When marriages fracture, couples often attribute the failure to conflict or poor communication, but relationship experts say this is rarely the case. They claim there is a bigger, more insidious reason, emotional distance is the guilty party when most marriages flatline.
Emotional Distance In A Marriage
Everyone wants to feel supported and loved by their partner, but that’s often forgotten when issues arise. Instead of turning toward, seeking to communicate their needs and feelings in a healthy way to garner the affection they want and need, they distance themselves from their partner instead. Another way that emotional distance comes into play is during and after an argument or when major challenges arise. People get caught up in the blame game rather than looking at the challenges as something to get through together.
So what, exactly, does emotional distance look like in a marriage?
It’s turning away a hug or a touch when your spouse offers one. It can also be ignoring the signs that your spouse needs comfort and support. Emotional distance also occurs when you lash out and say something hurtful, rather than being vulnerable and expressing your true feelings.
Thankfully, there are ways to remedy emotional distance in a marriage – even if it seems irrepairable.
Closing the Emotional Gap in Your Marriage
If you’ve noticed that you and your spouse aren’t connecting anymore, have started to feel alone in your marriage, or simply want to rekindle the passion. Try some of the following tips for closing the emotional gap in your marriage.
Plan for Some Couple Time:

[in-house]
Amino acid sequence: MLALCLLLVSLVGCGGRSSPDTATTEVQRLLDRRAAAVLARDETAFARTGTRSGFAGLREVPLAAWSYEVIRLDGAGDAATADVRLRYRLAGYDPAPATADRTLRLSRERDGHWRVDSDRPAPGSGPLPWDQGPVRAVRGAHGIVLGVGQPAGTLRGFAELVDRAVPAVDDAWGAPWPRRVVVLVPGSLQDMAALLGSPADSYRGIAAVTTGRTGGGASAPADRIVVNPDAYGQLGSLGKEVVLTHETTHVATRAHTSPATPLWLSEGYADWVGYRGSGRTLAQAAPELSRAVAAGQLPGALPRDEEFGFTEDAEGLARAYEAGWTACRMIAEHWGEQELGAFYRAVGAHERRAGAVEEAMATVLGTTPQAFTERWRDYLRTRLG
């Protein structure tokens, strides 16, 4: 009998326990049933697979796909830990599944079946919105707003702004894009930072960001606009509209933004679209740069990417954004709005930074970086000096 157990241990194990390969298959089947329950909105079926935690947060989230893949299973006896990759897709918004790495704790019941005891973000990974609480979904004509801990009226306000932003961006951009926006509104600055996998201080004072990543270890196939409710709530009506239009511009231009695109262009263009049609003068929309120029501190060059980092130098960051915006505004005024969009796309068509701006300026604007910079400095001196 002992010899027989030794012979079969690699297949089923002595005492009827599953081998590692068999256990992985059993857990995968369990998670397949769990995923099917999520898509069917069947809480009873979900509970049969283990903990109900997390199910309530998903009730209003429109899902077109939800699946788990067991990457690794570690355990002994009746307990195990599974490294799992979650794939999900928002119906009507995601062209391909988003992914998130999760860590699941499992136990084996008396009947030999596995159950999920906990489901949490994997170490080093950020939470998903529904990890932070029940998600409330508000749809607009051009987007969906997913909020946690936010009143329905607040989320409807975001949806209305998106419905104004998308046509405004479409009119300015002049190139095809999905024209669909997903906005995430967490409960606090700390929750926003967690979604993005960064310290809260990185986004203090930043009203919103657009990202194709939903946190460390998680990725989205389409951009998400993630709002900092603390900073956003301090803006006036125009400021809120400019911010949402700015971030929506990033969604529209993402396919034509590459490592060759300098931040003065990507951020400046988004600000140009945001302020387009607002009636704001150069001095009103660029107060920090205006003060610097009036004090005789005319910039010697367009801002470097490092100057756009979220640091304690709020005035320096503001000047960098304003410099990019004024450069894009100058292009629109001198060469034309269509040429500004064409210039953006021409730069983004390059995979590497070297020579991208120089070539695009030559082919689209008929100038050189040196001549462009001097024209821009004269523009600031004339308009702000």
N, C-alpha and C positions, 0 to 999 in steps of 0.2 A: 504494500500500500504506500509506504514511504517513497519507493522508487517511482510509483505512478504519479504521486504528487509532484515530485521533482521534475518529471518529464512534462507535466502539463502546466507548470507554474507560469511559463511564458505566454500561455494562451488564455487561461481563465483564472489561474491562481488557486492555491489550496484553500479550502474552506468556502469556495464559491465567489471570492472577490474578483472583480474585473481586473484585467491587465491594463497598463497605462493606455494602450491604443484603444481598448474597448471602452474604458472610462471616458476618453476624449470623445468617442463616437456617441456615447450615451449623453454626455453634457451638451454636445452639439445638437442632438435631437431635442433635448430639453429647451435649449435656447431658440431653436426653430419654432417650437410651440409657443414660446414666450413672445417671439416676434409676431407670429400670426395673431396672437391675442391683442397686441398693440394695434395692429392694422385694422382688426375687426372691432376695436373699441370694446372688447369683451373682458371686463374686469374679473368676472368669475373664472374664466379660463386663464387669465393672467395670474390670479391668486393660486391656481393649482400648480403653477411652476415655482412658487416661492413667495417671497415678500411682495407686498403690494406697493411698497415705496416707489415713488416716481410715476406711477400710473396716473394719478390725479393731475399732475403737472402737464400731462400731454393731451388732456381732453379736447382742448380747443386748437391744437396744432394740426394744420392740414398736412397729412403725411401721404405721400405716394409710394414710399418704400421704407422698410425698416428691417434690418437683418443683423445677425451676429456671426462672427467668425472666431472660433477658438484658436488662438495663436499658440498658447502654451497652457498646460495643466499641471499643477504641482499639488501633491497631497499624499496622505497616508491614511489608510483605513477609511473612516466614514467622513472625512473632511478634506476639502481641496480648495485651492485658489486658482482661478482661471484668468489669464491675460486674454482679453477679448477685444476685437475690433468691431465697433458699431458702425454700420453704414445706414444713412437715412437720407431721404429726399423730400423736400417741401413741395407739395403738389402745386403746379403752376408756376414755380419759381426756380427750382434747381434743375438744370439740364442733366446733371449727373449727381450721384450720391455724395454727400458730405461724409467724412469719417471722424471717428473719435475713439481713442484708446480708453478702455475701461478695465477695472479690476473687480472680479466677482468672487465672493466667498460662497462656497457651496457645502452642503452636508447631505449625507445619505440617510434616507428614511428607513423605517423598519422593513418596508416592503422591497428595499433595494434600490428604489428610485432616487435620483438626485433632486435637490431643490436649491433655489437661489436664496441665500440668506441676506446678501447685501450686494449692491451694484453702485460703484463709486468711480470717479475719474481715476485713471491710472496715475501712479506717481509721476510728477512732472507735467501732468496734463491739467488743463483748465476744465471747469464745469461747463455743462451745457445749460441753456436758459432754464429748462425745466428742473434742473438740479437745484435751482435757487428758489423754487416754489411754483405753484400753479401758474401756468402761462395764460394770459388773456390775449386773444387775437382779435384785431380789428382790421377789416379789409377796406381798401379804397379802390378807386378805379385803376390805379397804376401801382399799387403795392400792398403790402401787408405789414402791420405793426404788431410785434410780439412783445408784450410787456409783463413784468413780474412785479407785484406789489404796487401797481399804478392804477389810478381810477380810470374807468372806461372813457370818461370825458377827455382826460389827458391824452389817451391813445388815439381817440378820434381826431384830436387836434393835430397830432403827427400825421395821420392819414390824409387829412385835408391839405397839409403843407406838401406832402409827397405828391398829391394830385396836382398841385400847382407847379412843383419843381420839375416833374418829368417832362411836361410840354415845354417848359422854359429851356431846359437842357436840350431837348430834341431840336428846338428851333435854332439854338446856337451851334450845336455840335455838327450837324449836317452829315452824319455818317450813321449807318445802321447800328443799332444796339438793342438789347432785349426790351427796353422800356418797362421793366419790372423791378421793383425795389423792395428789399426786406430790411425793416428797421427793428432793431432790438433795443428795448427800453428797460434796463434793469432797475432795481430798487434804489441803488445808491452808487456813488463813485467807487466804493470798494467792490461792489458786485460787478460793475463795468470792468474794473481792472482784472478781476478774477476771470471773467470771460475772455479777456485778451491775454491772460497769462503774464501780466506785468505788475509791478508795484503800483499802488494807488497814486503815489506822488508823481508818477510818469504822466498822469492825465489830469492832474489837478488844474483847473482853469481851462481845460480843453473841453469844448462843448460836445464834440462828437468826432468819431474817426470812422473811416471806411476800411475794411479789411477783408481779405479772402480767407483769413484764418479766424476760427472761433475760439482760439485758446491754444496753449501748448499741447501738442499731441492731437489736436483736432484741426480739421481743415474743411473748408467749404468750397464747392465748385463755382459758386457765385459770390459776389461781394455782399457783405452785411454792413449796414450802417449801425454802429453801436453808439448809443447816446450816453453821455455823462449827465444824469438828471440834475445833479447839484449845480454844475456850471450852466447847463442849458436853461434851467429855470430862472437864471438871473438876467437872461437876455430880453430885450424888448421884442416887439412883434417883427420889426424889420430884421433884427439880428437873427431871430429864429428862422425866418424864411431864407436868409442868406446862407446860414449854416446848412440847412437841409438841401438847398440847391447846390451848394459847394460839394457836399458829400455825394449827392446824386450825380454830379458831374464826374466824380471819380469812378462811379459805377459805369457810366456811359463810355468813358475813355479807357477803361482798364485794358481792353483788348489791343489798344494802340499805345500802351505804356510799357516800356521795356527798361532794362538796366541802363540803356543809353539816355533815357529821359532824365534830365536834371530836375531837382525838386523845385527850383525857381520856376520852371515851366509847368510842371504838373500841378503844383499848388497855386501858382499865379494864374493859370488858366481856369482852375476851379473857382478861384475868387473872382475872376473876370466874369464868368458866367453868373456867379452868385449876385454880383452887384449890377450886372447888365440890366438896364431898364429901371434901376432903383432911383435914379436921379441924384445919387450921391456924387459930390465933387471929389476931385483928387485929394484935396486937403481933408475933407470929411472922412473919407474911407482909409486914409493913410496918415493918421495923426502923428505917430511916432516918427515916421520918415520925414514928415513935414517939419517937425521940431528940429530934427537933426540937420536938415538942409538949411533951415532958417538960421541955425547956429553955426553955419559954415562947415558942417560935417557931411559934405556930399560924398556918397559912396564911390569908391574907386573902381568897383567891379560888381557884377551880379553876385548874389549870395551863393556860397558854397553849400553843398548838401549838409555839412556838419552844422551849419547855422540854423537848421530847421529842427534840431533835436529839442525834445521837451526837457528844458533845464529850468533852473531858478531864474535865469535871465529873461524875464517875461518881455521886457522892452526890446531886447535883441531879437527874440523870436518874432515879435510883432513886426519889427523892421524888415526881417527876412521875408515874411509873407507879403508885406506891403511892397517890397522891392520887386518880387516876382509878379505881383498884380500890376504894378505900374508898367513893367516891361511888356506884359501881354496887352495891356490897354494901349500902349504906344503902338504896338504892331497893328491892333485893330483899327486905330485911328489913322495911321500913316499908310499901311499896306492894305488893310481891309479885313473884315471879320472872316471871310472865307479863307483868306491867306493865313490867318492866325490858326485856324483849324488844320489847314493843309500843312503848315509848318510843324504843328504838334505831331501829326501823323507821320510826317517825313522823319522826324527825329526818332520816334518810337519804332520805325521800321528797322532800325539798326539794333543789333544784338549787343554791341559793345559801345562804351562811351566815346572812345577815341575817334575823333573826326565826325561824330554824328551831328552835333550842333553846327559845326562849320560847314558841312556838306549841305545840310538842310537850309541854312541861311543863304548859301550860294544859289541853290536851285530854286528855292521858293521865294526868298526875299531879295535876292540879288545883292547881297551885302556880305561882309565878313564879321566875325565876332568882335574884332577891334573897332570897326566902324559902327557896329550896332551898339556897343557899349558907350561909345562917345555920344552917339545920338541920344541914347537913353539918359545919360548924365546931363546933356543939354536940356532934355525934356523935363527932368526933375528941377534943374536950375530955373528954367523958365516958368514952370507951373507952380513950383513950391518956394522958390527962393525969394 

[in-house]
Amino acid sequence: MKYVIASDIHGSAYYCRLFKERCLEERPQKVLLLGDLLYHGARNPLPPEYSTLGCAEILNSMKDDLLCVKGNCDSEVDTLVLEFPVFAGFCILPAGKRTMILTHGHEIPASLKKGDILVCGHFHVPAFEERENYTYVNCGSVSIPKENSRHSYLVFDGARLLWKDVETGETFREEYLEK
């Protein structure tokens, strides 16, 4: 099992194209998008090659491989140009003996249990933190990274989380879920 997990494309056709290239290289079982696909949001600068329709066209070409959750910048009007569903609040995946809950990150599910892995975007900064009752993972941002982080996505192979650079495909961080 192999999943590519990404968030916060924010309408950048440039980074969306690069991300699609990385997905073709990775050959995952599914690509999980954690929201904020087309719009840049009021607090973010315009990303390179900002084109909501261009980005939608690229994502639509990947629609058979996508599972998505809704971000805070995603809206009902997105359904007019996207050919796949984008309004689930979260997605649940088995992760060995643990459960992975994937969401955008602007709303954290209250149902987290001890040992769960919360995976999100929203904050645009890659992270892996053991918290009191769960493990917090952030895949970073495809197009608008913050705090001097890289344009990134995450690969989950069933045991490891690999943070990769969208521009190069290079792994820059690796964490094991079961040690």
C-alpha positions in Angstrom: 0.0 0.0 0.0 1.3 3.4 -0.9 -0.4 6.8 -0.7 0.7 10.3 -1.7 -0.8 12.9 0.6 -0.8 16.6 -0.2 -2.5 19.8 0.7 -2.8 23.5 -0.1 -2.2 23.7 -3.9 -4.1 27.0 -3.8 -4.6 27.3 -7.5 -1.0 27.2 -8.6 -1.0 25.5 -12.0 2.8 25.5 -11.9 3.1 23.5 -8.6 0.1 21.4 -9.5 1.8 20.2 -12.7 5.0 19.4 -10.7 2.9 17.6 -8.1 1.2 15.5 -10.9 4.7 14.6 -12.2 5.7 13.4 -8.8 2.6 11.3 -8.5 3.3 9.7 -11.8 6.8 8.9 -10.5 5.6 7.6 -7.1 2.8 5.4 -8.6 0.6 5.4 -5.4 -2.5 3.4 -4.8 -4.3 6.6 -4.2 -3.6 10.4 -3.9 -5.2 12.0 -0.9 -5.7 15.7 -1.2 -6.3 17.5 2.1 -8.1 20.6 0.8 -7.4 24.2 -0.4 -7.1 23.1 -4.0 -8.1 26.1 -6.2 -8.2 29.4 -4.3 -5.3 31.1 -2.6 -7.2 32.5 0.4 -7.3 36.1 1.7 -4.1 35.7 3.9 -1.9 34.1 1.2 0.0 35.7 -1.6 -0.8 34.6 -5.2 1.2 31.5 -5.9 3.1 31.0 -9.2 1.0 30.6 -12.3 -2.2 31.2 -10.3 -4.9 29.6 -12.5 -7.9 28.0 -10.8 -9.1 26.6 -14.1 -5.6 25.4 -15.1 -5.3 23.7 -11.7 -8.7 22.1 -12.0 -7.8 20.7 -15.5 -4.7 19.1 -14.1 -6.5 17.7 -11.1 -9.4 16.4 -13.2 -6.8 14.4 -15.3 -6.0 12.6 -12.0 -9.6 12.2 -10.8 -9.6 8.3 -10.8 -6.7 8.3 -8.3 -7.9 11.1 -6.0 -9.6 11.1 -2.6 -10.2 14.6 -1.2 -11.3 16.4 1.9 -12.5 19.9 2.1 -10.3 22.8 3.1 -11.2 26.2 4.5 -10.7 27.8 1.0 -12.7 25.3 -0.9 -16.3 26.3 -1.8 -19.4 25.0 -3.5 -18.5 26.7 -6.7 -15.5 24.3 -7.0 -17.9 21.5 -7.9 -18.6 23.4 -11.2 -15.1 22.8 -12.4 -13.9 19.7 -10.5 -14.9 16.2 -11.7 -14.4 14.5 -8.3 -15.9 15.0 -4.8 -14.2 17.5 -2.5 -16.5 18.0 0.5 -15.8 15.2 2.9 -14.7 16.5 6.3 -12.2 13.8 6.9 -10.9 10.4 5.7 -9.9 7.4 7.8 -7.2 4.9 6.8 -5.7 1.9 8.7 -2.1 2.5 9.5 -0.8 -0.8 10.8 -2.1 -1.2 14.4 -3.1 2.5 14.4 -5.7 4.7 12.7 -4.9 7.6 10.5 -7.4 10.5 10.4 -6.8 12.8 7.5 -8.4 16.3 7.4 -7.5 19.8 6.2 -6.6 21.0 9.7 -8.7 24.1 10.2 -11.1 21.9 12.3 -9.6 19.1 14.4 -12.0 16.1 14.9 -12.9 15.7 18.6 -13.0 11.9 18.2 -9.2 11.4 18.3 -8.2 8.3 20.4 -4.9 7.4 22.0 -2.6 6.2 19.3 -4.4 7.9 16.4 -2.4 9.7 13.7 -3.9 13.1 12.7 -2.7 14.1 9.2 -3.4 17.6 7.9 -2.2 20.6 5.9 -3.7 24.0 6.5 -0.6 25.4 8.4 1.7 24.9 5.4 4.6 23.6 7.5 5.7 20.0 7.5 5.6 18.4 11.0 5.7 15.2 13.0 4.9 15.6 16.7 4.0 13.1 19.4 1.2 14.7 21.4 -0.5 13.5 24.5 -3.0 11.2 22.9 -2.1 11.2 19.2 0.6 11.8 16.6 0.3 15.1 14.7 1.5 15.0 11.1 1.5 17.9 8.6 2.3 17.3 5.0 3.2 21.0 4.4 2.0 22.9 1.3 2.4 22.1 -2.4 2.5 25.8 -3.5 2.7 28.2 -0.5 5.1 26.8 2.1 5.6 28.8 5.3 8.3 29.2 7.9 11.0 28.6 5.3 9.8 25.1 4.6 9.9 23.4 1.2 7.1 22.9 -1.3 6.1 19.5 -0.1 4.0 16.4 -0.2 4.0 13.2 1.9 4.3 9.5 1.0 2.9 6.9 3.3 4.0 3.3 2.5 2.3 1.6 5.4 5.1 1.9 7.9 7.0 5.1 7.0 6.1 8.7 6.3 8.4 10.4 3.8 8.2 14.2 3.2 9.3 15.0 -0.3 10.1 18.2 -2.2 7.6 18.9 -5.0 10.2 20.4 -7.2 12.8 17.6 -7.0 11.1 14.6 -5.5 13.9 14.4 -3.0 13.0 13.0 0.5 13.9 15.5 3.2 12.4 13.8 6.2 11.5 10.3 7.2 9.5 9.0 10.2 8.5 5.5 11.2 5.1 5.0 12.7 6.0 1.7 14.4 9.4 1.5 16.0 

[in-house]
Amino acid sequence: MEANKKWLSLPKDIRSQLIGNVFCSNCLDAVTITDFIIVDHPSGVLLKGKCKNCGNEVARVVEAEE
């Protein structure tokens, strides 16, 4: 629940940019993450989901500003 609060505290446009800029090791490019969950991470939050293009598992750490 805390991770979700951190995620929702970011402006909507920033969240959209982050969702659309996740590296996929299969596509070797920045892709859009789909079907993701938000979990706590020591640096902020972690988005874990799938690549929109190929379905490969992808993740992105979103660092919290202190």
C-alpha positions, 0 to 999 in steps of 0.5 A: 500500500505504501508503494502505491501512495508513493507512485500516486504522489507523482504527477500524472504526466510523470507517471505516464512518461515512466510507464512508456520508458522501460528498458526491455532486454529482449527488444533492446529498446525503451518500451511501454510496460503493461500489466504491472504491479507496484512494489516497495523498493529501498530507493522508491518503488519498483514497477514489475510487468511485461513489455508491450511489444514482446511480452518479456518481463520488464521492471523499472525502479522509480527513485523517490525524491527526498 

It’s easy to get caught up in routines, but marriages have to be nurtured just like any other relationship. Take a day – or even just an afternoon or evening together. Leave the kids with a sitter. Leave the family life, bills, and responsibilities at home. Make an agreement to not talk about anything difficult while together. Just focus on enjoying one another’s company.
Have an Honest Discussion:
If your marriage is strained by some recent issues, try holding an honest discussion with your spouse. Vow to be vulnerable. Use “I feel” statements, rather than placing blame. Look at your partner and remember that this is a person you love. Discuss ways to overcome the problem, rather than focusing on the hurt or the anger. Remember that conflicts are meant to be conquered together.
Observe Your Spouse in Their Element:
Whether it’s hanging out with your spouse while they kick back with their friends or a trip to their place of employment to see them at work (provided it’s permitted), it’s good to sometimes see your spouse in their own element. Oftentimes, couples forget the reasons that they fell in love. Seeing them in a different light can help remind you.
Limit Criticism to Three Sentences or Less:
It’s easy to be critical of a person – especially when you want to avoid looking at your own role in the breakdown of your marriage. Unfortunately, even constructive criticism can start to feel like a personal attack when it’s driven into the ground. Vow to address issues and deliver criticism in three sentences or less; you might be amazed at the results.
Change Up Your Intimacy Routines:
Fatigue, responsibilities, and a whole host of other life issues can really get in the way of intimacy. Inject a dose of mystery and fun into your marriage by changing it up a bit. Get down and dirty in the middle of the day, or right after work. You may have to plan for it, or perhaps an opportunity to be spontaneous will arise. Either way, the intimacy can help you and your spouse reconnect on a physical and emotional level.
Emotional distance doesn’t have to be the end of your marriage. If you notice it, do something about it – and if you haven’t noticed it yet, do something now to prevent it. You and your spouse will be grateful that you put in the extra effort.